Key Factors That Drive Long Term Disability and Healthcare Rates
Drug costs, dispensing fees, the state of the economy, and interest rates are a few of the variables that can drive long term disability and health care rates. Benefit Strategies specialists have compiled a list of the key factors that are contributing to increasing costs:
Long Term Disability
Long Term Disability (LTD) coverage is an important benefit for both plan sponsors and plan members. The LTD benefit provides financial security for employees in the event of a disability. In recent years, the costs associated with providing this coverage has continued to increase due to multiple factors:
- Claims incidence levels have continued to trend higher, consistent with an economic downturn. Claims are more difficult to resolve in periods of economic uncertainty.
- Mental Health issues are not only the leading causes of new disability claims, but also can develop as a secondary diagnosis to more physical conditions. These complicated claims require specialized adjudication and put pressure on claims management costs.
- Interest rates are at historical lows, resulting in lower returns on investment as well as requiring insurance companies to hold higher reserves in order to pay claimants, which push disability rates higher.
Extended Health Care
Extended Health Care benefits are a highly valued component of the overall benefit package provided to your employees. Managing the costs of these benefits is an increasing concern for many plan sponsors. We have outlined below several reasons for escalating drug costs:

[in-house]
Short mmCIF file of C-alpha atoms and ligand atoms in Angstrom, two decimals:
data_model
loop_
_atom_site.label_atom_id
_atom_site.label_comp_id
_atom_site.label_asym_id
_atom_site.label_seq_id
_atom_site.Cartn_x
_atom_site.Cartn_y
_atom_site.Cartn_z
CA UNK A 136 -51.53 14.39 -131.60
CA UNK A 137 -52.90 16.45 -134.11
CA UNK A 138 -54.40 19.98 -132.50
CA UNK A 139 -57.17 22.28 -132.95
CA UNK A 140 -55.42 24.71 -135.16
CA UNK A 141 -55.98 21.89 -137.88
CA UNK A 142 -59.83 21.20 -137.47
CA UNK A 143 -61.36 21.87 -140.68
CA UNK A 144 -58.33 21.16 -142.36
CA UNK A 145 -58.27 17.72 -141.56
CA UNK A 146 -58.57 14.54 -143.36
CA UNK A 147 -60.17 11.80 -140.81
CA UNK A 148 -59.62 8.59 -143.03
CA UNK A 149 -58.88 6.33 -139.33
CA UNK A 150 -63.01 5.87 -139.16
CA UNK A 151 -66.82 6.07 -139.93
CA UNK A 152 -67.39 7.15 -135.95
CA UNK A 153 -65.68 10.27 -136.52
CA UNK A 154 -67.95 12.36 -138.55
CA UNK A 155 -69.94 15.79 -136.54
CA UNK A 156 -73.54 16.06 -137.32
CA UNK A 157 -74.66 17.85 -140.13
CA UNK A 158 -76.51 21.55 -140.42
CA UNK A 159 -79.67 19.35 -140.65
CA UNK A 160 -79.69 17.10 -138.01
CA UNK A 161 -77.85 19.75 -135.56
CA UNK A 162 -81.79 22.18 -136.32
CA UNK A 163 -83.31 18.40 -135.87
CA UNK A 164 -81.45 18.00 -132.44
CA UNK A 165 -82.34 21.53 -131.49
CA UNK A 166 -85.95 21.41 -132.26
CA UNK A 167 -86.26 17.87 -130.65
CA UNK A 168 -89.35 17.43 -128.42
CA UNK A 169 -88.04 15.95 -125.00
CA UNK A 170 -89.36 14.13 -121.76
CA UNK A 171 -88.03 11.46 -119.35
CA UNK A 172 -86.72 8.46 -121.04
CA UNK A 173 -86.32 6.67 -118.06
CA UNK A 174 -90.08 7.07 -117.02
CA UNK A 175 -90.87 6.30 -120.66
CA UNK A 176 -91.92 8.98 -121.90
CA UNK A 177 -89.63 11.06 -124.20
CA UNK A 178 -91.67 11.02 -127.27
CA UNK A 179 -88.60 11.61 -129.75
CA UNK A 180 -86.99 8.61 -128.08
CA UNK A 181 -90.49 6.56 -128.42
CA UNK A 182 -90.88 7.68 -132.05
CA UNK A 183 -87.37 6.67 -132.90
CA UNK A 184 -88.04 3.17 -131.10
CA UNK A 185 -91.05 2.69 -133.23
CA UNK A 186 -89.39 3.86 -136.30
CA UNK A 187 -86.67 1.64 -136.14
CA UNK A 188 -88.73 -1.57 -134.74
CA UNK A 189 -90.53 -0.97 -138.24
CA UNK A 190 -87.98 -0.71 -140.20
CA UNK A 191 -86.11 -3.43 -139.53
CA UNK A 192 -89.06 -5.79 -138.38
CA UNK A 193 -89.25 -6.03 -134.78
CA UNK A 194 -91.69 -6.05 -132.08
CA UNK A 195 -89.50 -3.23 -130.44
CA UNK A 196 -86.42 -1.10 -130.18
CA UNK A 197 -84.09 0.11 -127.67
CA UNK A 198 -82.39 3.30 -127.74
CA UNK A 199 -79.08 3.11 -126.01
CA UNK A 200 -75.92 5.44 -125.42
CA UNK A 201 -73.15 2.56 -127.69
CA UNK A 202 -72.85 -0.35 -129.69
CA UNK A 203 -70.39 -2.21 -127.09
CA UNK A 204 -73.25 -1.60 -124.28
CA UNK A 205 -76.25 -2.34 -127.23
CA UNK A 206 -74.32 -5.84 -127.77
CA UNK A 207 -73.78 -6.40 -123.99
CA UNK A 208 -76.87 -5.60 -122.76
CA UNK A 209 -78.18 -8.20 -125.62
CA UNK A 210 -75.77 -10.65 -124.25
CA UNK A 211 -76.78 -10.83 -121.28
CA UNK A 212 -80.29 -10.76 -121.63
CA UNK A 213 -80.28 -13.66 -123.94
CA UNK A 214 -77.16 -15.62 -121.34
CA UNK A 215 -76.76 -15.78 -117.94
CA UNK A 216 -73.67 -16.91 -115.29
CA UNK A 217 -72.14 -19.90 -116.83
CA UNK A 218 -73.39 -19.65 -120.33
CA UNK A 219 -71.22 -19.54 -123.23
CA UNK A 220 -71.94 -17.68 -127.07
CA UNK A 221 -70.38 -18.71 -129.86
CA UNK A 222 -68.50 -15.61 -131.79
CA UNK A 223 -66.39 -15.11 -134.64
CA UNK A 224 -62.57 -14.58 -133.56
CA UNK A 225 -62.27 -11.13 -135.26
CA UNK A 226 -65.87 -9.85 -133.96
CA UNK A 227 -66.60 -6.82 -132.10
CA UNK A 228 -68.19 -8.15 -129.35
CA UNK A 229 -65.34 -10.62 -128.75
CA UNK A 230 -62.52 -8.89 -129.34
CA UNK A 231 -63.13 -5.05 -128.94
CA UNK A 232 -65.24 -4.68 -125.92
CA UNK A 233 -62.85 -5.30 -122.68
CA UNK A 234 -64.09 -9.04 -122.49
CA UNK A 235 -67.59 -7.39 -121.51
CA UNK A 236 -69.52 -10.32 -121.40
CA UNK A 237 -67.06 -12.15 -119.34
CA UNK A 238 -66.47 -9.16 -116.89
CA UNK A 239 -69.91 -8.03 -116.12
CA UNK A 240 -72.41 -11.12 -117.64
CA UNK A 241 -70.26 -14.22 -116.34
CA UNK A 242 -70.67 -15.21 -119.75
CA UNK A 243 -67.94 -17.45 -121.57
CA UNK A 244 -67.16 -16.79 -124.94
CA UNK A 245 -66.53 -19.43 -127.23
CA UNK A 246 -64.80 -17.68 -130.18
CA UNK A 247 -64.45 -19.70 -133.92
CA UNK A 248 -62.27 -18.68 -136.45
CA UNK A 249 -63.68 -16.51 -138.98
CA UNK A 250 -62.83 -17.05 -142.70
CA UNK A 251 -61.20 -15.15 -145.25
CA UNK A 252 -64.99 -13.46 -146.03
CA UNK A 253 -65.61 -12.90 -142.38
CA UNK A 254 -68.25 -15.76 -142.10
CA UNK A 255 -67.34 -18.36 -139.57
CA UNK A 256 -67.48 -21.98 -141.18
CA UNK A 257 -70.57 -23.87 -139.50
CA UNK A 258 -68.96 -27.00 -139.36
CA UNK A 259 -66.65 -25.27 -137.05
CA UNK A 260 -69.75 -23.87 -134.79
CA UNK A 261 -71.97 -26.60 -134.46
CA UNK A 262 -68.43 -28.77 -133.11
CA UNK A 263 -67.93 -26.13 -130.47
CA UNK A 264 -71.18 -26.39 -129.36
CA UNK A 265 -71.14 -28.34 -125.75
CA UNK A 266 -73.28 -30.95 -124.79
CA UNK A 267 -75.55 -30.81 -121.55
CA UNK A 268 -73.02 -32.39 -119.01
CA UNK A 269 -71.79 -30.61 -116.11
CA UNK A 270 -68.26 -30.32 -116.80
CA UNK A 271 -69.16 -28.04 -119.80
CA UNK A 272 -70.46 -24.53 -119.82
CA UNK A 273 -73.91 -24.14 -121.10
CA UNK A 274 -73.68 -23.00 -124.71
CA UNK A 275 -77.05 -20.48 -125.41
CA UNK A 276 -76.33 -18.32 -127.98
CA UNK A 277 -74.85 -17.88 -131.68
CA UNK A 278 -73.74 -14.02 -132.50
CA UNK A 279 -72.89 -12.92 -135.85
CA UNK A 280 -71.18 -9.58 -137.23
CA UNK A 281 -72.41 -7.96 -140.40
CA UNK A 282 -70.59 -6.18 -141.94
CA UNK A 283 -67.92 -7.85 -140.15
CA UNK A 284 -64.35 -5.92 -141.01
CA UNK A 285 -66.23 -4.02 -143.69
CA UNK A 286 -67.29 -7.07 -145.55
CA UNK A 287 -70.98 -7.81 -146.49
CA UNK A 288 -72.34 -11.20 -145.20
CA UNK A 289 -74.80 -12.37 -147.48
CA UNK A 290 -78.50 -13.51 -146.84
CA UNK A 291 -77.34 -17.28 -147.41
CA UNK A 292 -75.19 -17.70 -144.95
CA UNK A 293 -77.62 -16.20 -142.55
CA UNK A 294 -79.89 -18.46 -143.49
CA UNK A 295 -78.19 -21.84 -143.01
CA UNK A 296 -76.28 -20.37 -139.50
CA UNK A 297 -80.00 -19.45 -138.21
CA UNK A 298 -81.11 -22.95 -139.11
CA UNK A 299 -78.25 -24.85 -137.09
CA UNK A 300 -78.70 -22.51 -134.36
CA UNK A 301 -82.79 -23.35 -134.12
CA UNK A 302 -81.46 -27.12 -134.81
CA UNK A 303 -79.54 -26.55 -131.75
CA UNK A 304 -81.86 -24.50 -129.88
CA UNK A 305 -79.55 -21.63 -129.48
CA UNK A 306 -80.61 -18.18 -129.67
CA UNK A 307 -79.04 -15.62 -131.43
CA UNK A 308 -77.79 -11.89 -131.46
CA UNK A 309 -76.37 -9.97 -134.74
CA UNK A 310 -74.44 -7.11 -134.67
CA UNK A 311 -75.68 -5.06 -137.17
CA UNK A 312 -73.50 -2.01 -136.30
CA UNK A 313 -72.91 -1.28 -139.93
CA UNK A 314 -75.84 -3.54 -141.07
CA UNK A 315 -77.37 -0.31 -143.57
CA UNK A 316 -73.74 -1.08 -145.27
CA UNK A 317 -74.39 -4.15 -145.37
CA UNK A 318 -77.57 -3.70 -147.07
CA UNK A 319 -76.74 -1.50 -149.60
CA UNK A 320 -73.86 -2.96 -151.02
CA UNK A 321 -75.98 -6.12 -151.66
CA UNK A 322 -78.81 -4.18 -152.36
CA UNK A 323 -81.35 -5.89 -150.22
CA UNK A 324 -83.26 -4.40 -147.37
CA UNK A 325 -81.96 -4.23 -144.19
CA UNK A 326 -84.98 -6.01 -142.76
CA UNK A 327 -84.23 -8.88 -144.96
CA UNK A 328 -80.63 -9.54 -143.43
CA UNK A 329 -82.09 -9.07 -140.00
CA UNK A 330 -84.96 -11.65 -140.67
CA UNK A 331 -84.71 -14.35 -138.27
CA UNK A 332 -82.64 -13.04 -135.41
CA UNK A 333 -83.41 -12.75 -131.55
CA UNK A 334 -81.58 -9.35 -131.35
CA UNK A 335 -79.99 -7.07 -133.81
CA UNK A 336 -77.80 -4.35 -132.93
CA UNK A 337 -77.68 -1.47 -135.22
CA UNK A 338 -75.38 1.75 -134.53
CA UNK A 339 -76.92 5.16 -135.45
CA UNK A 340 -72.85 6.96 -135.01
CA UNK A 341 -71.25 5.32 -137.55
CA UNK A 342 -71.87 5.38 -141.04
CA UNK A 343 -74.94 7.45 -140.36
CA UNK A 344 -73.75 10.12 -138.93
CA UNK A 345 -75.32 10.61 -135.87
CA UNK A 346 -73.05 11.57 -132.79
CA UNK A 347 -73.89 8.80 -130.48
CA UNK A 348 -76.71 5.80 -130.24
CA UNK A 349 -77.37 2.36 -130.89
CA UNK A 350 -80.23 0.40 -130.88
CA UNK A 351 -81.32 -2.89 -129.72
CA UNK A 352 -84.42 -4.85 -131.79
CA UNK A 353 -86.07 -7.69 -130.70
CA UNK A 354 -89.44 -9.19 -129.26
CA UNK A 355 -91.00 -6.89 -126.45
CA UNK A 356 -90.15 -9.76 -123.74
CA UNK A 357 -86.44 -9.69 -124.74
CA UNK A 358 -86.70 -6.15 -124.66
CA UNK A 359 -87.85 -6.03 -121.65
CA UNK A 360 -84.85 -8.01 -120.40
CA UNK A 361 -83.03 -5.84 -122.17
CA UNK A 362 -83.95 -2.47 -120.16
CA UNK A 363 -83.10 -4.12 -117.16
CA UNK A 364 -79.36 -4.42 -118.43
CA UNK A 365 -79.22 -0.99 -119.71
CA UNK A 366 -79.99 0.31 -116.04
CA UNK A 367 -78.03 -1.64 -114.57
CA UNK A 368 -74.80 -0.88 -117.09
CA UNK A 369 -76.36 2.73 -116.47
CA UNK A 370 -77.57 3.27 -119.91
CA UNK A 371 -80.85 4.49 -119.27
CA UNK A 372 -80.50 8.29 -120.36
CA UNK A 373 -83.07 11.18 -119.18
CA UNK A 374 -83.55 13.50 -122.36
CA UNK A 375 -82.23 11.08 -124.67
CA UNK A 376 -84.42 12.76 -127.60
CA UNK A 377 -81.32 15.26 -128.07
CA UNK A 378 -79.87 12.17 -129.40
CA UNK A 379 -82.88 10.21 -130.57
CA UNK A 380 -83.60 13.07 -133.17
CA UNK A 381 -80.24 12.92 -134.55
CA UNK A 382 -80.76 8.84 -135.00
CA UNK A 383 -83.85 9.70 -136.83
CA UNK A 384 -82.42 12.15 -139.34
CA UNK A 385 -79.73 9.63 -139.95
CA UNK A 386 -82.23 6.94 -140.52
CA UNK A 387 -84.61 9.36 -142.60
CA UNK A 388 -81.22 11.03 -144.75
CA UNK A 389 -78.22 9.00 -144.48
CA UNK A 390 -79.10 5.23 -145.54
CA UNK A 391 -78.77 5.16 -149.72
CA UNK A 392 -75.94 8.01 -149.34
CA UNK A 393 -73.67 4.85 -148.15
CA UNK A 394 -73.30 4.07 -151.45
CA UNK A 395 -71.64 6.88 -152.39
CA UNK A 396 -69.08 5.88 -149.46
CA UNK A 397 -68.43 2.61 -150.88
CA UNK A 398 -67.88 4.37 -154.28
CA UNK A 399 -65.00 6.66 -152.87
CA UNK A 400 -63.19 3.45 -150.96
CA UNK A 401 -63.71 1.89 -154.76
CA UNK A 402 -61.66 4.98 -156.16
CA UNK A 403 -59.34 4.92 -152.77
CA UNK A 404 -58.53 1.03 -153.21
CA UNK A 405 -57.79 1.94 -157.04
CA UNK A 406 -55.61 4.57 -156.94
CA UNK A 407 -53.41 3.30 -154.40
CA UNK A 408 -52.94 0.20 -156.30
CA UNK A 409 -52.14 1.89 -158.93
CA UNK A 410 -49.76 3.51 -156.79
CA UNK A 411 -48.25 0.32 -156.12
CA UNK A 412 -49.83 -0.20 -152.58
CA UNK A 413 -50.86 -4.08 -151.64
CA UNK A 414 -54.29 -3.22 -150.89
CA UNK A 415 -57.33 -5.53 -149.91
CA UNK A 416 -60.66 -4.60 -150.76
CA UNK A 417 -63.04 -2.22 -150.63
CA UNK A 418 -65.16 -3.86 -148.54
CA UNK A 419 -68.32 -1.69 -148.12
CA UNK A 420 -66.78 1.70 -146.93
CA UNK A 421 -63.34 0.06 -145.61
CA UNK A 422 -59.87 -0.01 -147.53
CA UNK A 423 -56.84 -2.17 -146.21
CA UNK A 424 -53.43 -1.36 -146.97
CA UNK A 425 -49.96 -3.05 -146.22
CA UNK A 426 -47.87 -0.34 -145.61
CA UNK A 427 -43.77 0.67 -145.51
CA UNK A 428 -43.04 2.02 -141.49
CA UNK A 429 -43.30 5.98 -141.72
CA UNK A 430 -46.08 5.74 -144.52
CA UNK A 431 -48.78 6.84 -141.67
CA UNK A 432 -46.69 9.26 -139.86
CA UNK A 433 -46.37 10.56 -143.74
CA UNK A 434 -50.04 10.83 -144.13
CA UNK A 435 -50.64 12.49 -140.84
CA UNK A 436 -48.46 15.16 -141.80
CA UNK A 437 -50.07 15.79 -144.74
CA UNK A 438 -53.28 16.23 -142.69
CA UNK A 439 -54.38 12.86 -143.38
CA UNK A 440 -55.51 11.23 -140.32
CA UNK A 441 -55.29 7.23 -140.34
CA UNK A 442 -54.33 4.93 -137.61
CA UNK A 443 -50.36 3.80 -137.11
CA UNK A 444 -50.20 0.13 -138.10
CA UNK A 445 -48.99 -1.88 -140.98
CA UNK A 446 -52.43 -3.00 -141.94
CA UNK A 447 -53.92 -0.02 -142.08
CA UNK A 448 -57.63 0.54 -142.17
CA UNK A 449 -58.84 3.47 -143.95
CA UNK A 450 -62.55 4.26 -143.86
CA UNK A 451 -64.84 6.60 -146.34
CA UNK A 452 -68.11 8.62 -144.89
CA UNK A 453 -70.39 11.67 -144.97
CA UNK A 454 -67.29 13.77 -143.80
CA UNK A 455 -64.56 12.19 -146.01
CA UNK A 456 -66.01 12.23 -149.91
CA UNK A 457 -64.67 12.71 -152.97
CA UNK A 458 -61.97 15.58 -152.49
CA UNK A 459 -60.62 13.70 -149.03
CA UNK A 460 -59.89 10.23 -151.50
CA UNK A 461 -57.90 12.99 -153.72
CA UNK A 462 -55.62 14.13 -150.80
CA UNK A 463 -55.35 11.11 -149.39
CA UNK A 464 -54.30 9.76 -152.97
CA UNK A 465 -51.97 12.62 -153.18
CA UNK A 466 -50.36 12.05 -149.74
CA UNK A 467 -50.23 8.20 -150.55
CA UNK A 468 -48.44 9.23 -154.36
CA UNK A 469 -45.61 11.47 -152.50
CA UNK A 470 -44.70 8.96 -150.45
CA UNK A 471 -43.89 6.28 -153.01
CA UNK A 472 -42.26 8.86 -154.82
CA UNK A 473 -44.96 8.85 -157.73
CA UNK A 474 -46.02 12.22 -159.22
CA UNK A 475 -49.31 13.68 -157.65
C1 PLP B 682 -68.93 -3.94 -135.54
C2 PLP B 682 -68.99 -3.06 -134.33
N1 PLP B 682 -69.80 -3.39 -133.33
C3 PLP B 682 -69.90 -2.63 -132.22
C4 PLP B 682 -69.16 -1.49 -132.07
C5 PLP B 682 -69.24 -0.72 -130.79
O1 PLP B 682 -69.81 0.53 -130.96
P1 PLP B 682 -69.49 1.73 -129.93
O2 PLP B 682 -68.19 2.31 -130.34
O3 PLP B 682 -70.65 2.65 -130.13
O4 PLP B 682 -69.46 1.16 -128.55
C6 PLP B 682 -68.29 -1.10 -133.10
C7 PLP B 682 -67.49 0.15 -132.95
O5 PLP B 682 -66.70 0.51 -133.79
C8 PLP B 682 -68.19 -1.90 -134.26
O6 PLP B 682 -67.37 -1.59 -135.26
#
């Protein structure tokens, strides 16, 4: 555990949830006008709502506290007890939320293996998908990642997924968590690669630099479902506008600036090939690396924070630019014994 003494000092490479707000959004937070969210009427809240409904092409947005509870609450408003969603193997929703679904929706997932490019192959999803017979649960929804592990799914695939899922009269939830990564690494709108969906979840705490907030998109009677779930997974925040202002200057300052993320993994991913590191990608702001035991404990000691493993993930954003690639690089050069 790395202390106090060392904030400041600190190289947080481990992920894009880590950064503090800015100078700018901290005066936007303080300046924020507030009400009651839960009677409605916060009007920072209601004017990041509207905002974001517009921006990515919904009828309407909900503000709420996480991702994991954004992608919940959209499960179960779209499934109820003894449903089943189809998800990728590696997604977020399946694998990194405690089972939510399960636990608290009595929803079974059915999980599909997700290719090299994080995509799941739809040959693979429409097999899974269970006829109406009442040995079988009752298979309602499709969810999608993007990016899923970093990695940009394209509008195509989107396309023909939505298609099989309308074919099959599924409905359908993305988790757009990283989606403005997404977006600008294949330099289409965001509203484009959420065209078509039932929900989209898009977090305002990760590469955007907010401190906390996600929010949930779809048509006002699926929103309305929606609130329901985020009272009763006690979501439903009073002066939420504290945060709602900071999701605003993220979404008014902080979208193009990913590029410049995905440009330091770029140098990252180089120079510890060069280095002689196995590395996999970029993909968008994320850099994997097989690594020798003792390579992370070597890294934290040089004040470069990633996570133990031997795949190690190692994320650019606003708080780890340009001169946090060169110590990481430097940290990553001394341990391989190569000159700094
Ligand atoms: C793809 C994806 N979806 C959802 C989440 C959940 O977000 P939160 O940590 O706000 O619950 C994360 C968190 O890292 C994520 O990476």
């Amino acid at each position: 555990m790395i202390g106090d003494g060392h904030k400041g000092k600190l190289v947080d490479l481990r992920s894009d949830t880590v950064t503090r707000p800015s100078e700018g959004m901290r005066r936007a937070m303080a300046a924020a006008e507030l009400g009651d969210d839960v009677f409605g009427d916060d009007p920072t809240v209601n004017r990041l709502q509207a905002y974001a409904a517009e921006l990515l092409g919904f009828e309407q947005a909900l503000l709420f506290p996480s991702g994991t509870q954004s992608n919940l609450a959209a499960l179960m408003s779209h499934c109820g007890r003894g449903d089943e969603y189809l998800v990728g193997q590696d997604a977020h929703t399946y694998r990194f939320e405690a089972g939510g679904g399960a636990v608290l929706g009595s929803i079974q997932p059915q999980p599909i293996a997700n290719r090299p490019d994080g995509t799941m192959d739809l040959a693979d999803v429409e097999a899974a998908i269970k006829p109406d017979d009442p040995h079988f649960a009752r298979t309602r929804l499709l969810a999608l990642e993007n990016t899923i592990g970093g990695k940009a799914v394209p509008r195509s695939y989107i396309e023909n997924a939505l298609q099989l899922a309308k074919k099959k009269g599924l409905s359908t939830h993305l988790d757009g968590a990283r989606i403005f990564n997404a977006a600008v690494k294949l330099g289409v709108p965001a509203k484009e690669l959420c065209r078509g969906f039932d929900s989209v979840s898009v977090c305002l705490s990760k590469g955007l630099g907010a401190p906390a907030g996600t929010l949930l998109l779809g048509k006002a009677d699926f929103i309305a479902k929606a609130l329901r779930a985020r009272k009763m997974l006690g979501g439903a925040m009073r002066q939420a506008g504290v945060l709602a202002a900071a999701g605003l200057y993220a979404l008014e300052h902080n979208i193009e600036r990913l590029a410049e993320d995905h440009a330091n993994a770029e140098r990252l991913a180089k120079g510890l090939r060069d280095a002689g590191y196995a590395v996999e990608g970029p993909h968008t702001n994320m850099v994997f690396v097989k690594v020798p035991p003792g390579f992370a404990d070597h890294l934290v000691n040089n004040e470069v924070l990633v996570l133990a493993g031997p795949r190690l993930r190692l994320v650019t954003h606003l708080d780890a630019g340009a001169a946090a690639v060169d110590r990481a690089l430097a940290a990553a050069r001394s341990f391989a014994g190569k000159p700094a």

- There are more drugs available than ever before, including drugs for conditions that were previously not treated or were treated surgically.
- There are many high cost medications that are introduced into the market place on a regular basis. These high cost drugs are approved and covered on most existing drug plans, without consideration for costs, which can be upwards of one million dollars per year.
- Dispensing Fees and frequency of dispensing continues to increase.
- Governments continue to cut back on their healthcare spending by transferring a greater portion to private plans and individuals. While drugs dispensed during a hospital stay are covered under the government plan, reduced inpatient time may result in higher drug costs and additional services for the employer sponsored plan.
- Cancer medications are now available orally and are no longer administered in a hospital setting. This results in a transfer of costs from the hospital to the employee.
- The overall population is aging and people are living longer with chronic conditions as a result of advanced medical therapies. In general, the older the person, the more expensive the prescription drug claims are. An older population also tends to take multiple medications and the utilization of other services and medical supplies are increased.
- The cost of Stop Loss Coverage has increased substantially over the last couple of years as a result of increased drug costs.
Do you have questions about your coverage? If so, we may be able to help. Speak with a Benefit Strategies representative today for a complementary review of your employee benefit plan, and a discussion around how we can help.